The whole idea of leaving my oven on for 24-48 hours isnt really viable.. I can, however, crank my toaster oven to 500..and toss a chunk of the dough in there for a while...I just have no idea, how long it would take?? And I would have to imagine at some point it was just turn into a black smelly nugget. 

Offline CDNpielover

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Re: Dewey's Pizza - Perfection (replication?)
« Reply #34 on: February 13, 2012, 01:15:29 PM »
Pete-zza and Norma discussed this method in the Mellow Mushroom thread http://www.pizzamaking.com/forum/index.php/topic,3940.0.html.  I'm not sure which page it's on, but probably around p. 50 or 60.  I don't know what temperatures or times they used.

The process is a lot like making beef jerky in your oven (low temps for long period of time to dehydrate your sample).  I wouldn't want to use a toaster oven for that, though, that seems like a much greater fire risk than a home oven.   :o

EDIT:  500 is much too high of a temperature.  Those temperatures cause thermal breakdown of the sample (this is what causes e.g. "charring"), which you want to avoid if you're trying to get an accurate dry mass.  It's best to work around 100 C.
« Last Edit: February 13, 2012, 01:17:54 PM by CDNpielover »

Offline FJPhil

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Re: Dewey's Pizza - Perfection (replication?)
« Reply #35 on: February 13, 2012, 01:31:44 PM »
Pete-zza and Norma discussed this method in the Mellow Mushroom thread http://www.pizzamaking.com/forum/index.php/topic,3940.0.html.  I'm not sure which page it's on, but probably around p. 50 or 60.  I don't know what temperatures or times they used.

The process is a lot like making beef jerky in your oven (low temps for long period of time to dehydrate your sample).  I wouldn't want to use a toaster oven for that, though, that seems like a much greater fire risk than a home oven.   :o

EDIT:  500 is much too high of a temperature.  Those temperatures cause thermal breakdown of the sample (this is what causes e.g. "charring"), which you want to avoid if you're trying to get an accurate dry mass.  It's best to work around 100 C.


I found the post you were referring to at : http://www.pizzamaking.com/forum/index.php/topic,3940.msg164194.html#msg164194 

Unfortunately, Im not sure I feel comfortable leaving any oven on (toaster oven or otherwise) for a minimum 12 hours.... I'm never home that long, or I'm sleeping. And we all know that leaving any sort of oven unsupervised for hours at a time is a pretty bad idea.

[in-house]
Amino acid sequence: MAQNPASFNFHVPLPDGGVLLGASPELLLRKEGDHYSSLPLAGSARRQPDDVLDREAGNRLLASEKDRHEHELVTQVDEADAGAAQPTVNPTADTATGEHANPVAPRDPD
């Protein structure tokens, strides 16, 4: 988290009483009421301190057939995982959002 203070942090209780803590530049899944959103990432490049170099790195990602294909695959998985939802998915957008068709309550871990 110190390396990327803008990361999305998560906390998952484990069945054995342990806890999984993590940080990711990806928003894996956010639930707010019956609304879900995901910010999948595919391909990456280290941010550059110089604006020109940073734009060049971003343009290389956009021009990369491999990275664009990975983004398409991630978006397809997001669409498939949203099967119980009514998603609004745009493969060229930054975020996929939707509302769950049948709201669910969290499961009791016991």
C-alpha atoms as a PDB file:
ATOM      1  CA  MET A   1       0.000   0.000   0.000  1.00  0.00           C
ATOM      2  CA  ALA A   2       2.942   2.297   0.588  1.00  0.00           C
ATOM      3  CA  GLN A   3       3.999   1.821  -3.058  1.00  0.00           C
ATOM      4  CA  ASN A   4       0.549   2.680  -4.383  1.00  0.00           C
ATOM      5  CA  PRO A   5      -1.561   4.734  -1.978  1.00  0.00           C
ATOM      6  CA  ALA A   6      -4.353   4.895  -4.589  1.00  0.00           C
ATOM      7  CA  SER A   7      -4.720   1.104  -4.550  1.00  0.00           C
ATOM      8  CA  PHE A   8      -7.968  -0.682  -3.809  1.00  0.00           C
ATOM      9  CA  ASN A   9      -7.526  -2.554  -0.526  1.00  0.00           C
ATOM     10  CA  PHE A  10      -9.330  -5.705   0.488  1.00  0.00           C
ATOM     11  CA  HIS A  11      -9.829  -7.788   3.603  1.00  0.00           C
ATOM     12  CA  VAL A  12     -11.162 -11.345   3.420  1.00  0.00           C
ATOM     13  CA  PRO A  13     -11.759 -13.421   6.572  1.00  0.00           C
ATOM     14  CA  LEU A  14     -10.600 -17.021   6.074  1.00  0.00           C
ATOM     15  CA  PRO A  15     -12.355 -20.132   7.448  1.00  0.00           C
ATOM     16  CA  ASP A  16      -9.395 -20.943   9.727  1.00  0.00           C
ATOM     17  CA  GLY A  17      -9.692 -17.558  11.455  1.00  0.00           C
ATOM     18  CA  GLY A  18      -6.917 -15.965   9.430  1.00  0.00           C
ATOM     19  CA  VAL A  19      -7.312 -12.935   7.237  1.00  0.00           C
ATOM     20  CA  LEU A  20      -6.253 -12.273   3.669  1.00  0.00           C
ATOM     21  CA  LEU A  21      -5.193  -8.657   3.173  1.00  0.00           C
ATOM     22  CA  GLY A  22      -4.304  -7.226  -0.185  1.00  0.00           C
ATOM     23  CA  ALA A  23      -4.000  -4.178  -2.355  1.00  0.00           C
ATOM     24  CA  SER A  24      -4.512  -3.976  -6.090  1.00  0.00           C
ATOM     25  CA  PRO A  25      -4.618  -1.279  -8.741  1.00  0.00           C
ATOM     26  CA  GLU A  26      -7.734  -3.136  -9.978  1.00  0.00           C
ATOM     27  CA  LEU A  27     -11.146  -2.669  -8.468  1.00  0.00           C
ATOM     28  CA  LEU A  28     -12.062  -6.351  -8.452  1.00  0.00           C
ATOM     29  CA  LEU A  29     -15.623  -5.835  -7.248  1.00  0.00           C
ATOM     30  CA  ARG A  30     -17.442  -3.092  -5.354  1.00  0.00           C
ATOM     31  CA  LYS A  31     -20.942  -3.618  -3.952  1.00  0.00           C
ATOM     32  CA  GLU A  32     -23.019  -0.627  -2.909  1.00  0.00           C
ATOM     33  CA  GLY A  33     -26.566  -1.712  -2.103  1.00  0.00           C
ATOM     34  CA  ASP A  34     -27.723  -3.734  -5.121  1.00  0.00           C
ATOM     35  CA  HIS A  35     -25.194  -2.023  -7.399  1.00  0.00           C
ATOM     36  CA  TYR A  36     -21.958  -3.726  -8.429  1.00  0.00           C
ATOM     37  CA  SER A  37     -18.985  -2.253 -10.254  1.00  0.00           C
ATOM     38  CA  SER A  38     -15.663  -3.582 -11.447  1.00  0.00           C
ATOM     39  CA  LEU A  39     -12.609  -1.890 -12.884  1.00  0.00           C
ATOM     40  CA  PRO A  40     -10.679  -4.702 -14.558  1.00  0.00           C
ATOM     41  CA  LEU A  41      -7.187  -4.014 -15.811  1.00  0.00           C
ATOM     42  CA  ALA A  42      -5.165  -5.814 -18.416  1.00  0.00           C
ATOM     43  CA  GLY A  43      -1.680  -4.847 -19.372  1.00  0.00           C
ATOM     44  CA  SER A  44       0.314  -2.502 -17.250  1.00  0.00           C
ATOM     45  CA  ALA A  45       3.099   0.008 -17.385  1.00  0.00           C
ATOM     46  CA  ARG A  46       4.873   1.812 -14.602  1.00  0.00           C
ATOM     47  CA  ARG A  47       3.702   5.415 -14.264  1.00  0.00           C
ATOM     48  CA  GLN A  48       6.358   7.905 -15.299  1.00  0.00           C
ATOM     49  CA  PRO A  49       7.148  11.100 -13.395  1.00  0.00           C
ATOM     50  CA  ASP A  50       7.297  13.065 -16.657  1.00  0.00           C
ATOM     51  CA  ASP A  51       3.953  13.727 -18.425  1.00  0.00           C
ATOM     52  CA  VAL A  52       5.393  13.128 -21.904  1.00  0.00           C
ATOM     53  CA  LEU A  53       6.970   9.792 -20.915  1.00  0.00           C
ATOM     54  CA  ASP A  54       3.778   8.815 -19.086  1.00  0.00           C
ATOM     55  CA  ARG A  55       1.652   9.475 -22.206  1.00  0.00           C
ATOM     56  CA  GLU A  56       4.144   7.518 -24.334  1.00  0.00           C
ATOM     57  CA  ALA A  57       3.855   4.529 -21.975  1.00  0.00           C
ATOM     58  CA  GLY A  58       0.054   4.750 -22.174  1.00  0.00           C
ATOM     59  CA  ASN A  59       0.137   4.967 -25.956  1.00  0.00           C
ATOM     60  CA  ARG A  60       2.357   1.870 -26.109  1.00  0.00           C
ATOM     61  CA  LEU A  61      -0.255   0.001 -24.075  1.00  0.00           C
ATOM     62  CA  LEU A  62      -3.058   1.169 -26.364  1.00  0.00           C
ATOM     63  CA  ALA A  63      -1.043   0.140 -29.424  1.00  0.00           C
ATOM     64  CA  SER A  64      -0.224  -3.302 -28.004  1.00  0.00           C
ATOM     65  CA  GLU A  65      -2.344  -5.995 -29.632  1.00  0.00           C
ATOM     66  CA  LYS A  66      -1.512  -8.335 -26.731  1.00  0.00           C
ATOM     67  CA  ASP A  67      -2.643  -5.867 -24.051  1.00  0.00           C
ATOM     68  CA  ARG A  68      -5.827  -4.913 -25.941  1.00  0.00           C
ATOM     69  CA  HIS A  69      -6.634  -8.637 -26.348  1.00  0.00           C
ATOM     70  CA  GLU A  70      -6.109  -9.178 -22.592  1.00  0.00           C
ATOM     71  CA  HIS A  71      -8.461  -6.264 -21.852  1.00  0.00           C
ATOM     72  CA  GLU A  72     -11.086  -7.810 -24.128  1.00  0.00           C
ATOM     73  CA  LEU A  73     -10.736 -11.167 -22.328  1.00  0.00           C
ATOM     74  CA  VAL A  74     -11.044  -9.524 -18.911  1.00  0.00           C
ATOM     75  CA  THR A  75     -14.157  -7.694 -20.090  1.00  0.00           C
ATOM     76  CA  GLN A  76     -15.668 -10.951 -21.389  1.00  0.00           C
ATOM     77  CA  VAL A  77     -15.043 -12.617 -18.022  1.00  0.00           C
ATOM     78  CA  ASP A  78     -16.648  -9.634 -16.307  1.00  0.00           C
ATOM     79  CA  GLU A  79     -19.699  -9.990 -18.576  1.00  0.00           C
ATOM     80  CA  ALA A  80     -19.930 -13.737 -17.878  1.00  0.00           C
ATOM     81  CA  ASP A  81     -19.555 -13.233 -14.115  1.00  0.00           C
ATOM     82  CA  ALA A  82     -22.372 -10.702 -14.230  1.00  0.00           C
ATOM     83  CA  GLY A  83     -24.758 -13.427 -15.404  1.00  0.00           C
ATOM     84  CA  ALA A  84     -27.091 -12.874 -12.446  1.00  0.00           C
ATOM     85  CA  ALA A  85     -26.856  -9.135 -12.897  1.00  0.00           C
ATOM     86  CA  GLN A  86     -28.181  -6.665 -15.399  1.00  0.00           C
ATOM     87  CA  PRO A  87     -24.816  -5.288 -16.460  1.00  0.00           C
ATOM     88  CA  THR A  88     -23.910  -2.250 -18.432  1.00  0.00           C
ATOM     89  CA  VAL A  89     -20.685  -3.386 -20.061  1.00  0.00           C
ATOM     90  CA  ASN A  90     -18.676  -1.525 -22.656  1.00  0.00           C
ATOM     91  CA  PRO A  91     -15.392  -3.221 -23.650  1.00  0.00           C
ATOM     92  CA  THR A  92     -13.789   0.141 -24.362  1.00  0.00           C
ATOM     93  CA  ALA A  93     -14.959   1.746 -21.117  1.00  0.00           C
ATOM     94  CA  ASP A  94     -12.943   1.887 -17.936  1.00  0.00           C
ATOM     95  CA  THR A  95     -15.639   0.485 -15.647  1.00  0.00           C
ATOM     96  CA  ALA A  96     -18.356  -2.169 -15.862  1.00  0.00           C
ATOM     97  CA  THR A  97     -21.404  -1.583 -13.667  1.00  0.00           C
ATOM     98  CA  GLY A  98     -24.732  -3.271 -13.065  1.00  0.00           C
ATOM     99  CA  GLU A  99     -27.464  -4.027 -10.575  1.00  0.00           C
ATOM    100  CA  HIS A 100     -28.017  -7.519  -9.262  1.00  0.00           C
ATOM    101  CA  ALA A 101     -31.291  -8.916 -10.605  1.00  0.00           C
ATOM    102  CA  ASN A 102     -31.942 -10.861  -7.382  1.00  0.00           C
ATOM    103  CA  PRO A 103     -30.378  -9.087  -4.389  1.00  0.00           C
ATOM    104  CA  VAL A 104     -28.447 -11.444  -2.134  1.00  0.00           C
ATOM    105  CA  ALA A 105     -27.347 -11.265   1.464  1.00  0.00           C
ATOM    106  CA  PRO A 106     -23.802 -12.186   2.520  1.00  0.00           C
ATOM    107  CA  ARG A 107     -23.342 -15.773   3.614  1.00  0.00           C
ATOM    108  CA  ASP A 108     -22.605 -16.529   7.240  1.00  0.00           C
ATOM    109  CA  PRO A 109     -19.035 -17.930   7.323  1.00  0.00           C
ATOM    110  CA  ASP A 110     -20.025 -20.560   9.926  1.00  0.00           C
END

Offline CDNpielover

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Re: Dewey's Pizza - Perfection (replication?)
« Reply #36 on: February 13, 2012, 01:34:20 PM »
I have drying ovens and analytical balances here, I can do the testing if you want to send some samples to Canada.   :chef:

Offline FJPhil

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Re: Dewey's Pizza - Perfection (replication?)
« Reply #37 on: February 13, 2012, 01:36:44 PM »
I have drying ovens and analytical balances here, I can do the testing if you want to send some samples to Canada.   :chef:

I have really easy access to the dough..so I wouldnt have any issues sending you some.  I just have never sent any food product in the mail before...and I'm not entirely sure how that works internationally.  Have you had people send you dough from the US before? How painful is the process?

Offline CDNpielover

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Re: Dewey's Pizza - Perfection (replication?)
« Reply #38 on: February 13, 2012, 01:40:45 PM »
I haven't received any dough in the mail, and I'll have to look into the regulations for that kind of thing.  Another thing to consider is the potential wait times at customs.

Online norma427

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Re: Dewey's Pizza - Perfection (replication?)
« Reply #39 on: February 13, 2012, 06:05:15 PM »
FJPhil,

If you are interested this is where I started the hydration test with part of the MM dough ball at Reply 1038 http://www.pizzamaking.com/forum/index.php/topic,3940.msg168113.html#msg168113 and the next few posts.  I canít help you with the hydration calculation numbers, but can tell you what I did.  It didnít take 12 hrs. for the hydration test.  Peter helped me though the process.

Norma